Given the snakes in the grass like McConnell and Grassley, not to mention the brain dead Tea Party types like Michele Bachmann and Louie Gohmert is it any wonder that Sen. Reid doesn’t want to waste his time debating a pointless budget?

  12. Bruce Hall

    2slug:
    A private economist [corporate] says the following:
    “Today we don’t have fiscal sustainability,” said Ellen Hughes-Cromwick, chief economist at Ford. Failure to fix America’s long-term debt problem “will generate a very weak period of economic growth.”
    Do you find fault with that?

  13. Bruce Hall

    2slug says: “So did you write your congress critter demanding that he or she vote to raise your taxes? If you’re not part of the solution, then you’re part of the problem.”
    Of course, that was purely tongue-in-cheek as evidenced by the link he offered where the solution was: “Policymakers can achieve the $1.4 trillion with $1.2 trillion in policy savings — tax increases and spending cuts — because that would generate almost $200 billion in savings in interest payments. That $1.4 trillion in deficit savings would stabilize the debt at about 73 percent of Gross Domestic Product (GDP) over the latter part of the decade (see Figure 1).[1]
    That $1.4 trillion — and not a larger amount — would stabilize the debt is due primarily to the deficit-reduction policies that the President and Congress have enacted over the last two years. First came $1.5 trillion in appropriations cuts (and another $200 billion in associated interest savings), primarily through the annual caps in the 2011 Budget Control Act (BCA).[2] Second came the tax increases in the fiscal cliff deal, officially called the American Taxpayer Relief Act (ATRA).”
    Actually, that was tongue-in-cheek, too. There really are no $1.5 trillion in appropriation cuts [conveniently sidesteped] to offset a continuing annual $1.4 trillion deficit. So, one has to conclude that the plan is a significant hike in taxes… or that the real plan is to ignore the issue altogether and it’s BAU.
    But, as written months ago in Econbrowser, the real answer is a targeted inflation rate of, what, roughly 8-10%? That handles the debt… except for the interest payments, of course.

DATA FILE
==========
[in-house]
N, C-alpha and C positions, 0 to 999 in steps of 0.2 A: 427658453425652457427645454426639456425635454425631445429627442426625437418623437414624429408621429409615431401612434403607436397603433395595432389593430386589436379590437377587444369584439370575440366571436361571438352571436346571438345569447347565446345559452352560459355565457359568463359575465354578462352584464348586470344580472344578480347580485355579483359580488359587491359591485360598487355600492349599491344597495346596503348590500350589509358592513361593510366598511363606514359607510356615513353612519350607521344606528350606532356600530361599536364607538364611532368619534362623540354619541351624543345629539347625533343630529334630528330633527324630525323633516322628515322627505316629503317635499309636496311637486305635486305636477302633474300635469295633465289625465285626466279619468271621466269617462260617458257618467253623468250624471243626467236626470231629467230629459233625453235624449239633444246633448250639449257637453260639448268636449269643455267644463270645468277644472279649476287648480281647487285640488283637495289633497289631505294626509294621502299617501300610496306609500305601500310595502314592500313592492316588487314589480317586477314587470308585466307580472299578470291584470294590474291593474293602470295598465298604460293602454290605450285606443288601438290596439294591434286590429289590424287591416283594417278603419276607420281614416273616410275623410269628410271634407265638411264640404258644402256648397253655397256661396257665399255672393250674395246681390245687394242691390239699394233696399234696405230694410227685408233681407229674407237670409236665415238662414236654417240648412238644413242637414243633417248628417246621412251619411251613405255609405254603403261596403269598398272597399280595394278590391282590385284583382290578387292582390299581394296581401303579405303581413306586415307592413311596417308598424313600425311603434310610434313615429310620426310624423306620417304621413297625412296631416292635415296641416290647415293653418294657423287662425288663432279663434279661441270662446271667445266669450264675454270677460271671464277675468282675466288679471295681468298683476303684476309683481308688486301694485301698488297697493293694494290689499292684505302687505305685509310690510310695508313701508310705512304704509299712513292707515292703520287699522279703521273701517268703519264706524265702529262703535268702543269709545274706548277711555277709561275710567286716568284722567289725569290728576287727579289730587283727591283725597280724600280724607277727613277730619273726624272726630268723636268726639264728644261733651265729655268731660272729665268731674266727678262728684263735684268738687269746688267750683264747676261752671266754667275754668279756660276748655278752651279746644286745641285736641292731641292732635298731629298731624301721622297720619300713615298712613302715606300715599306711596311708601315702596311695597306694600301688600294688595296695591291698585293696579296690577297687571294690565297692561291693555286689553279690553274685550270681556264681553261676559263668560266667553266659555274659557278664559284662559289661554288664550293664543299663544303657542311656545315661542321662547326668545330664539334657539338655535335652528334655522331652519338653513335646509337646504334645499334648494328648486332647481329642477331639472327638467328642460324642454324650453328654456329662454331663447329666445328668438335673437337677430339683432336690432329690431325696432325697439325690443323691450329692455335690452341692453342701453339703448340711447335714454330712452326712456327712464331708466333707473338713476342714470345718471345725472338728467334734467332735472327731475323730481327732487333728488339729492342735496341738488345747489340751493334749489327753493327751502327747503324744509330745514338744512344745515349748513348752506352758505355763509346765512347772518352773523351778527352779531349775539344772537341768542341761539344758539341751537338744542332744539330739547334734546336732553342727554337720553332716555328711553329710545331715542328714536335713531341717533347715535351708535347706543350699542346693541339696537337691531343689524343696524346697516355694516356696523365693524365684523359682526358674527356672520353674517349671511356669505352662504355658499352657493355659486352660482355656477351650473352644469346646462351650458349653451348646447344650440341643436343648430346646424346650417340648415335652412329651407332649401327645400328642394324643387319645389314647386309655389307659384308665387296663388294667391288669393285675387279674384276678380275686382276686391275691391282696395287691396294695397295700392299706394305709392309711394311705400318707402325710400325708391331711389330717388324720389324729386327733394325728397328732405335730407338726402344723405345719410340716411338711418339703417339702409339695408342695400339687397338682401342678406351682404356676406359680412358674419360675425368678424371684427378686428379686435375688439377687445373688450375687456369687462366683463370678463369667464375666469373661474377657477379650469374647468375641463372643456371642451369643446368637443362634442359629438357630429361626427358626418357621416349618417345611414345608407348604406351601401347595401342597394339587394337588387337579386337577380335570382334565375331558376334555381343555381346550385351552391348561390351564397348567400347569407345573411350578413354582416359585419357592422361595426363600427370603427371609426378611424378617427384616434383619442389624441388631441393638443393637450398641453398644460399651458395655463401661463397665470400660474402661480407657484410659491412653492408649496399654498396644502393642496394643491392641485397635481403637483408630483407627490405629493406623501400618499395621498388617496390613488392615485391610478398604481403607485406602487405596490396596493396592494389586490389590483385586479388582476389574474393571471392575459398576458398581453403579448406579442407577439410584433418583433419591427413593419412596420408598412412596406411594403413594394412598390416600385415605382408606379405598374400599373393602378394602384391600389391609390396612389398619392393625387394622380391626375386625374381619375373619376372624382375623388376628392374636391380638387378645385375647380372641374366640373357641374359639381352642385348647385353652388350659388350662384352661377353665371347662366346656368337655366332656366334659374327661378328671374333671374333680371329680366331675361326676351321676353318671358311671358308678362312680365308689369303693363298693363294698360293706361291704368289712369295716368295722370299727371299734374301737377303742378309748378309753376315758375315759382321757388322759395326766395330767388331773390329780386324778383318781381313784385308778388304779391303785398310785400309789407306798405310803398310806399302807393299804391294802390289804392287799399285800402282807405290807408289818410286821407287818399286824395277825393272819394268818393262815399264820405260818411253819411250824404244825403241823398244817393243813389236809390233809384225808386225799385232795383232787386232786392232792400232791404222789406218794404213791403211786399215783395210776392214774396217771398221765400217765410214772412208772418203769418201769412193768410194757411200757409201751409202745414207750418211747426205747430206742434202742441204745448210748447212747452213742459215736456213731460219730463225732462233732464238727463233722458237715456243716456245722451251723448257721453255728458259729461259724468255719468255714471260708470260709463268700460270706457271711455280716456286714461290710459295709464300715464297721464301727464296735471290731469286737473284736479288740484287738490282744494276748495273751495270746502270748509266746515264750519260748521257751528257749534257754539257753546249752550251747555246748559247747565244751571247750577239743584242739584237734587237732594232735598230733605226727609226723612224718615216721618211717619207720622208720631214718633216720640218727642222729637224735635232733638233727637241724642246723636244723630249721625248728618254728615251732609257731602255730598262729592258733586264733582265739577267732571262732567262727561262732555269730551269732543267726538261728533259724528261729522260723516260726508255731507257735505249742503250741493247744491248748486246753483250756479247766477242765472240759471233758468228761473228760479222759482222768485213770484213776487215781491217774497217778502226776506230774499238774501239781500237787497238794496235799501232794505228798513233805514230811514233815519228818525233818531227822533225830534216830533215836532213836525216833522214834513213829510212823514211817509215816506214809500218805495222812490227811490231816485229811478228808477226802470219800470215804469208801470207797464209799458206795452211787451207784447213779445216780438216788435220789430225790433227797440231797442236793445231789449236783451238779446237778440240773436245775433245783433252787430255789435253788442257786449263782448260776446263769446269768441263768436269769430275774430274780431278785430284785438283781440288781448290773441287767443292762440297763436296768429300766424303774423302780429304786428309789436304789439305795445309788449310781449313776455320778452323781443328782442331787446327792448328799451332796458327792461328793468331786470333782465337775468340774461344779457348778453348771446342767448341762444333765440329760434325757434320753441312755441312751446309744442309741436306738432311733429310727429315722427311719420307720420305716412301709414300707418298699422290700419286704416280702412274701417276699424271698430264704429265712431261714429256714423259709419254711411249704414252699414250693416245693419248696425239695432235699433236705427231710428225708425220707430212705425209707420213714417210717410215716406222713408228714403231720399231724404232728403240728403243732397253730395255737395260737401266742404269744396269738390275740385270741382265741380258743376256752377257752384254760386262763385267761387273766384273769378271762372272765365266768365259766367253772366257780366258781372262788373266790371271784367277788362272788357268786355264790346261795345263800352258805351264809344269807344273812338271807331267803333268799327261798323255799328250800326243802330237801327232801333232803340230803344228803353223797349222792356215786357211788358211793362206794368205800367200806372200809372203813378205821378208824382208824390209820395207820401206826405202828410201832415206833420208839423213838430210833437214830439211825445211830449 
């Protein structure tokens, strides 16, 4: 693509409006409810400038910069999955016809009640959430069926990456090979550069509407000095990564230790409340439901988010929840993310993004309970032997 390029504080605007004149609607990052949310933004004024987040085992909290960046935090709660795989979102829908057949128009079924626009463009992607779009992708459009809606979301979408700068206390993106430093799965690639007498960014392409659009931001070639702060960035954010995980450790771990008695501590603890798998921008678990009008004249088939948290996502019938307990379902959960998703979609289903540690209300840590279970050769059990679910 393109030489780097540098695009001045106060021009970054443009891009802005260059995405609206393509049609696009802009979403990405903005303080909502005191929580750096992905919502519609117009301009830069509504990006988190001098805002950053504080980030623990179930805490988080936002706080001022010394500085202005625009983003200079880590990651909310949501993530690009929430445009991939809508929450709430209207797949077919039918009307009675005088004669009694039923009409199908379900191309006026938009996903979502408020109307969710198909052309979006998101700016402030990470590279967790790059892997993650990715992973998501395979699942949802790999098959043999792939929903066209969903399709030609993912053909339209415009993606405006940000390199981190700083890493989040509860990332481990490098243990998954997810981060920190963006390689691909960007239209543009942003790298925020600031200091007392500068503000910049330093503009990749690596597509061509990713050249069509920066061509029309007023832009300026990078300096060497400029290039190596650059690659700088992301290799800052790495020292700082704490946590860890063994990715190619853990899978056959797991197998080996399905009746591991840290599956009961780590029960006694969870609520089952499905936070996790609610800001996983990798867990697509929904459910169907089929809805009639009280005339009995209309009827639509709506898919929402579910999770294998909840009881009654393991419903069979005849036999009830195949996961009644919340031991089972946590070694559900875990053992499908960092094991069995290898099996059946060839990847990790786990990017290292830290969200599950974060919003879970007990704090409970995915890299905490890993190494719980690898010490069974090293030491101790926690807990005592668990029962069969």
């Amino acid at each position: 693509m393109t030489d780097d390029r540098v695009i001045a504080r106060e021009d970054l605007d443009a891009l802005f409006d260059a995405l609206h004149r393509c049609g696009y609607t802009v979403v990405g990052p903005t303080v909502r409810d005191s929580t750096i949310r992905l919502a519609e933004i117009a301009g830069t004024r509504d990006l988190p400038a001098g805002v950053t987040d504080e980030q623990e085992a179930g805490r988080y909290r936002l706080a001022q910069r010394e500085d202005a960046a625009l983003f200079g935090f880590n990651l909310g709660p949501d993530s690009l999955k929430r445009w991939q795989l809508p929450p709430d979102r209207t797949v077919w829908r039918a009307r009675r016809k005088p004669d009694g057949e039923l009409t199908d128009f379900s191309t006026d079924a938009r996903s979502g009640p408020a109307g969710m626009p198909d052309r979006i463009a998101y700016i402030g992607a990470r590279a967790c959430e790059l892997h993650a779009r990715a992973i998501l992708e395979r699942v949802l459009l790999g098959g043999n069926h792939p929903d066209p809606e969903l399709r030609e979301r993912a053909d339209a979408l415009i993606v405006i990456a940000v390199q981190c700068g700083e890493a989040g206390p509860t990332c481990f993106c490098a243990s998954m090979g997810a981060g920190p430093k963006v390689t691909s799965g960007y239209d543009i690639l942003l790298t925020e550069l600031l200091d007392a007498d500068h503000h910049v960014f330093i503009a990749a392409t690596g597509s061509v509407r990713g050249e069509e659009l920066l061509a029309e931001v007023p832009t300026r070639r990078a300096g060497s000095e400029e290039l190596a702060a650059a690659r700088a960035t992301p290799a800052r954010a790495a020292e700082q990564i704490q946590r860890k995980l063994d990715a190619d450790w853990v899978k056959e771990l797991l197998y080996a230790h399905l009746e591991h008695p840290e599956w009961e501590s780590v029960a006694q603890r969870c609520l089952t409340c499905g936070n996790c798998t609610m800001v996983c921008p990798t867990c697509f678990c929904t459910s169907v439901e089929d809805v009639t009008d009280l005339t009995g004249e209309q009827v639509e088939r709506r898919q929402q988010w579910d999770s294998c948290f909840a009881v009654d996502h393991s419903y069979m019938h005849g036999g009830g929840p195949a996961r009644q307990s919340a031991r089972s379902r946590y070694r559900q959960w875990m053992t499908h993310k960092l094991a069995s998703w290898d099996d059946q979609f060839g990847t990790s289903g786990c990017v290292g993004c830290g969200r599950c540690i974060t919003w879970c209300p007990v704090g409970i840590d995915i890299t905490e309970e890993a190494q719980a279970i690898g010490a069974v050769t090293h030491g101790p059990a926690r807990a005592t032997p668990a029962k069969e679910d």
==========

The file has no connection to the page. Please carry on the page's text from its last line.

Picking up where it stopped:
14. ppcm

    When it comes to the human’s behaviour and memory it is not the combination of both that matters, but when and how debts will or will not be repaid.
    All issues and alternatives have their answers so one should not be shy to repeat search from history.
    « New direction in the relationship of between public and private debts » B. friedman
    “This unusual set of developments raises scientific questions as well as question
    s of public policy. The most widely discussed issue at the policy level has been the concern that so large a federal deficit, persisting even a near—full employment, is impairing the economy’s long—run growth and competitiveness by absorbing so much saving as to “crowd out” investment in productive new plant and equipment”
    Cicerone
    « As for property, it is a duty to make money, but to finance it only by honourable means; it is a duty also to save it and increase it by care and thrift.
    These principles Xenophon,a pupil of Socrates, has set forth most happily in his book entitled Oeconomicus.”
    When I was about your present age, I translated it from the Greek into Latin. «
    BOOK II. XXV
    « famous saying of old Cato’s : when he was asked
    what was the most profitable feature of an estate^ he replied : Raising cattle successfully.” What next to that? Raising cattle with fair success.” And next? Raising cattle with but slight success.” And fourth? Raising crops.” And when his questioner said, How about money-lending ? ” Cato replied: How about murder?”